Brunarski et al v. Miami University

Filing 40

ORDER granting 36 Defendant's Motion to Set Reasonable Expert Witness Fee to the extent that Dr. Stark is ORDERED to sit for his deposition at a reasonable rate, which this Court determines to be $750 per hour. Signed by Magistrate Judge Stephanie K. Bowman on 2/23/2017. (km)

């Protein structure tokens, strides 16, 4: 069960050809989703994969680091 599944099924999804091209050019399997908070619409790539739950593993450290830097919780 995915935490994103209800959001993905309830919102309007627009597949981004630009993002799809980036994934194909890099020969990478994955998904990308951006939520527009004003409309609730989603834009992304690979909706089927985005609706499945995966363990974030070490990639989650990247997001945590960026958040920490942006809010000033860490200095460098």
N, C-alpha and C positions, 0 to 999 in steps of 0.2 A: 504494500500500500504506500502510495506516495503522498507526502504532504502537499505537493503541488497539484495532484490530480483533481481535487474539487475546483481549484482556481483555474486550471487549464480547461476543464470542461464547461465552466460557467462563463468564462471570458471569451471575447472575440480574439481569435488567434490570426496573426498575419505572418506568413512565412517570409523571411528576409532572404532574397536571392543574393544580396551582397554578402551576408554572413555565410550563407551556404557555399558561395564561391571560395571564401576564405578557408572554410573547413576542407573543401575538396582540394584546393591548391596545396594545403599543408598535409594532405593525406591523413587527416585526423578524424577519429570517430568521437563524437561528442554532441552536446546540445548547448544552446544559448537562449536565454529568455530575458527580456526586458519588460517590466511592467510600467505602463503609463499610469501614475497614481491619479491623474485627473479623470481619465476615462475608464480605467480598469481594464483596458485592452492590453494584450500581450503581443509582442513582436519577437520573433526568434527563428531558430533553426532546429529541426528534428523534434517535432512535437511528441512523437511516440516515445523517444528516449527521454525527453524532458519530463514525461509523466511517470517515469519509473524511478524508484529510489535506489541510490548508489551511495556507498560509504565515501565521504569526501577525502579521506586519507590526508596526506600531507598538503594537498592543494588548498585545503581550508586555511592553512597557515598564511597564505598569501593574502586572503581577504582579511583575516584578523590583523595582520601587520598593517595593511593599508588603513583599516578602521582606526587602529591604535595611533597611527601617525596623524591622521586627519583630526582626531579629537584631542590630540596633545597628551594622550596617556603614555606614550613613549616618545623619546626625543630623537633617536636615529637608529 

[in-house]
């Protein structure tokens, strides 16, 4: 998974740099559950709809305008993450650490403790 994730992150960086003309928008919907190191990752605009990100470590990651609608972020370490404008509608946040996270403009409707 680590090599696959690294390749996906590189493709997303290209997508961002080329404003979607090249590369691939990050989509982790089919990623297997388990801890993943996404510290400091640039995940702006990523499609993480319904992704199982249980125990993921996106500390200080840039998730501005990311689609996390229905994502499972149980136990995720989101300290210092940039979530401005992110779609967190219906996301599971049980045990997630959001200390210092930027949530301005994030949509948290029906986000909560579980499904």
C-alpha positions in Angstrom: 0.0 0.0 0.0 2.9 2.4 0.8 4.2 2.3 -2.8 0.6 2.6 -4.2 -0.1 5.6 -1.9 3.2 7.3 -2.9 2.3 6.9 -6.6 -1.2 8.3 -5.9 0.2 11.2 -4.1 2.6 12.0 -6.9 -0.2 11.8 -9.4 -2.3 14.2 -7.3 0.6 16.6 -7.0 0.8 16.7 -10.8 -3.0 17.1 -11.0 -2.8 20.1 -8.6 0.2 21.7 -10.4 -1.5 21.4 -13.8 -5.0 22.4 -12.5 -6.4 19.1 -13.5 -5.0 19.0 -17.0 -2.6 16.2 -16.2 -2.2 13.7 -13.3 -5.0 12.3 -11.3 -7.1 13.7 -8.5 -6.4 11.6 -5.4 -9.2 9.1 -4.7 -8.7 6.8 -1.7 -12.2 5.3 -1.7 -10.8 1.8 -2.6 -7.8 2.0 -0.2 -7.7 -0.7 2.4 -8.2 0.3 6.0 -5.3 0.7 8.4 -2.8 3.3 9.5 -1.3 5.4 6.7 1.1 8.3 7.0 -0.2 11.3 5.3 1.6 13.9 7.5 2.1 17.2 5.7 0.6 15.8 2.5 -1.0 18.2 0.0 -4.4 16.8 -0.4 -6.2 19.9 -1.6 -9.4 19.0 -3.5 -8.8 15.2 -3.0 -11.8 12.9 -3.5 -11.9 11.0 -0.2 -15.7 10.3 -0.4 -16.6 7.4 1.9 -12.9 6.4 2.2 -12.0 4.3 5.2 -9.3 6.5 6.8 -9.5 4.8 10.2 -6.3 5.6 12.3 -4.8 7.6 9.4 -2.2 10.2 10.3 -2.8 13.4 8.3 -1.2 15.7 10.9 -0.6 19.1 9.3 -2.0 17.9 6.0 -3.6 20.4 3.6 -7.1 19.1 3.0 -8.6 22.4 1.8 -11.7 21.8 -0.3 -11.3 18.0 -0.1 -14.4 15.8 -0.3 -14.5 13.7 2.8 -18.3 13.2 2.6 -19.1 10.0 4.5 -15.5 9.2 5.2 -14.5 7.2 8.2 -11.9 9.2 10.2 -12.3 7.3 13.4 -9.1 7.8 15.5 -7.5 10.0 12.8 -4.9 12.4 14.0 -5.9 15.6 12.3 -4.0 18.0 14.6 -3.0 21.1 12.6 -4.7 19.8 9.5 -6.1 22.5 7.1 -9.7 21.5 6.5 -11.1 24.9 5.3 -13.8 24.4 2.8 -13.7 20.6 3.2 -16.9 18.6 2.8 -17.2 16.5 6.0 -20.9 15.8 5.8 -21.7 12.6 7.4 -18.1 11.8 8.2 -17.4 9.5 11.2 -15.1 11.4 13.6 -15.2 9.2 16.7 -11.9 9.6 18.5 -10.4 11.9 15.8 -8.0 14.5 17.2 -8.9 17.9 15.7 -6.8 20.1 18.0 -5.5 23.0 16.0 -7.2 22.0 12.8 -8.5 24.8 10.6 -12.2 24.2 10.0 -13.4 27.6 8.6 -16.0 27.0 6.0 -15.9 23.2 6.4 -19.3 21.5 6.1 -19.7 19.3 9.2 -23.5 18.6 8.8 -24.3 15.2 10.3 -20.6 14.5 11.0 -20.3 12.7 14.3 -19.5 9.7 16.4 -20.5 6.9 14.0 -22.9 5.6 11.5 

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UNITED STATES DISTRICT COURT SOUTHERN DISTRICT OF OHIO WESTERN DIVISION KELLY BRUNARSKI, Civil Action No. 1:16-cv-311 Plaintiff, Dlott, J. Bowman, M.J vs. MIAMI UNIVERSITY Defendants. ORDER This civil action is now before the court on Defendant’s motion to set a reasonable expert witness fee for the discovery deposition of Plaintiff’s expert witness, Phillip Start (Doc. 36) and the parties’ responsive memoranda. (Docs. 37, 38, 39). I. Facts and Background Plaintiffs’ complaint alleges that Miami University violated the Equal Pay Act. Plaintiffs, who are professors in the Farmer College of Business at Miami University, claim they are compensated less than their male colleagues because of their gender. Plaintiffs have identified Philip Stark, Ph.D, as their expert witness with respect to this case. Dr. Stark is a professor at the University of California, Berkeley, and has provided an opinion regarding the student teaching evaluations utilized by Miami University in evaluating teacher performance. Dr. Stark claims that the student teacher evaluations are biased against women and minorities. Defendant Miami has requested to take Dr. Stark's deposition and counsel for Miami will be traveling to California to do so. The deposition has been set for March 14, 2017, in Berkeley, California. Dr. Stark is requesting $1,500.00 per hour for his deposition time. Defense counsel offered to pay a reasonable fee for Dr. Stark's deposition time -- $500 per hour. That offer was refused by Dr. Stark. Defendant now moves for an Order from this Court to set a reasonable expert fee. For the reasons set forth below, the undersigned agrees that this fee is not reasonable and must be reduced by the Court. II. Analysis Rule 26(b) (4)(E)(i) states that “[u]nless manifest injustice would result,” a party must pay an expert a “reasonable fee” for a deposition. Anderson v. Jas Carriers, Inc., No. 1:12-CV-280, 2013 WL 991902, at *1–2 (S.D. Ohio Mar. 13, 2013). The issue of what constitutes a “reasonable fee” has been extensively litigated throughout the country, perhaps most frequently in the context of treating physicians. In the Sixth Circuit and elsewhere, federal case law reflects widespread judicial criticism of blatant attempts to gouge opposing parties with steep fees, and an activist approach in reducing fees deemed to be exorbitant. Most recently in Burgess v. Fischer, 283 F.R.D. 372 (S.D.Ohio 2012), another court in this district issued a published decision determining that $360.00 per hour was a reasonable rate for the deposition of an expert whose credentials included both an “M.D.” and a “Ph.D.” See also Alvarado v. Oakland County, 2011 WL 282683 (E.D. Mich. Jan 26, 2011); Weimer v. Honda of Amercia, Mfg., Inc., 2008 WL 5142418 (S.D.Ohio Dec.5, 2008); Bell v. City of Hudson, 2006 WL 1473209 (N.D.Ohio May 22, 2006); Norman v. City of Lorain, 2006 WL 5249724 (N.D.Ohio Nov.16, 2006); Delbrugge v. State Farm Mut. Auto. Ins. Co., 2001 WL 1842317 (S.D.Ohio May 7, 2001). 2 Under this body of case law, a “reasonable” expert fee is not automatically equal to the “prevailing market rate.” See e.g., Magee v. The Paul Revere Life Insurance Co., 172 F.R.D. 627, 646 (E.D.N.Y.1997) (holding that the rule “requires that an expert receive a ‘reasonable’ fee, and not necessarily one justified under current market conditions.”). Instead, courts called to determine a “reasonable” expert fee will consider the prevailing rate for a comparable, available expert as one of a multitude of factors, including: (1) the witness's area of expertise; (2) the education and training required for the opinion sought; (3) the nature, quality and complexity of the discovery responses provided; (4) the fee being charged to those who retained the expert; and (5) fees traditionally charged on related matters. The list of factors that may be relevant can vary from case to case. See Jochims v. Isuzu Motors, Ltd., 141 F.R.D. 493, 495 (S.D.Iowa 1992). Here, Plaintiffs contend that Dr. Stark is “arguably the single most expert person on this [the utilization of student/teacher evaluations] in America.” (Doc. 37). Plaintiff notes that a review of Dr. Stark’s resume reveals that he is one of the main authors in the main article on student teacher evaluations and sexual harassment. See Teaching Evaluations (mostly) Do Not Measure Teaching Effectiveness. Evaluating Evaluations, Part 1: Do Student Evaluations Measure Teaching Effectiveness? What Evaluations Measure, Part 2: What Exactly Do Student Evaluations Measure? and Student Evaluations Of Teaching Are Not Only Unreliable, They Are Significantly Biased Against Female Instructors. Thus, Plaintiffs’ respectfully contend that, on the West Coast, a reasonable expert witness fee for Dr. Stark is $1500.00 per hour. 3 Notably, “the burden of proving the reasonableness of an expert's fees lies with the party seeking reimbursement,” in this case the Plaintiffs. Fiber Optic Designs, Inc. v. New England Pottery,LLC, 262 F.R.D. 586, 589 (D. Colo. 2009); Se-Kure Controls, Inc. v. Vanguard Prods. Group, Inc., 873 F. Supp. 2d 939, 957 (N.D. Ill. 2012); Clossin v. Norfolk S. Ry. Co., Case No. 3:13-01 (W.D. Pa. Jul. 8, 2014). Defendant contends that Plaintiff has failed to meet this burden, by failing to present anything but unsupported conclusory statements in support of their claim that a fee of $1,500 per hour for deposition time is reasonable. The undersigned agrees. In this regard, Defendant provided the Court with a national expert witness fee survey which demonstrates that the average hourly fee for non-medical experts is $319 for deposition time. (Doc. 36, Ex. B). Moreover, Defendant is also incurring significant travel expenses to travel to California for Dr. Stark’s deposition. The undersigned also recognizes that Mr. Stark has received the requested $1500.00 per hour fee in other cases, including one in this county for trial testimony. However, bearing in mind the principle that an “expert's fee should not be so high as to impair a party's access to necessary discovery or result in a windfall to the expert,” the court determines that the reasonable rate must lie between the amount Dr. Stark seeks to recoup and the amount Defendant has offered to pay. See Smith v. City of Chicago, No. 12 CV 4546, 2013 WL 5609332, at *3 (N.D. Ill. Oct. 11, 2013). Applying this formula, the undersigned concludes that Dr. Stark should be compelled to sit for his deposition at a rate of $750 per hour. See Profile Prods., 155 F.Supp.2d at 886–87 (court exercised discretion to set reasonable expert rate). 4 IV. Conclusion For the foregoing reasons, Defendant’s motion to set a reasonable expert witness fee (Doc. 36) is granted to the extent that Dr. Stark is ORDERED to sit for his deposition at a reasonable rate, which this court determines to be $750 per hour.1 IT IS SO ORDERED. s/Stephanie K. Bowman Stephanie K. Bowman United States Magistrate Judge 1 Should Dr. Stark still require his $1500 hourly fee despite this Court’s Order, Plaintiffs will have to pay the difference. 5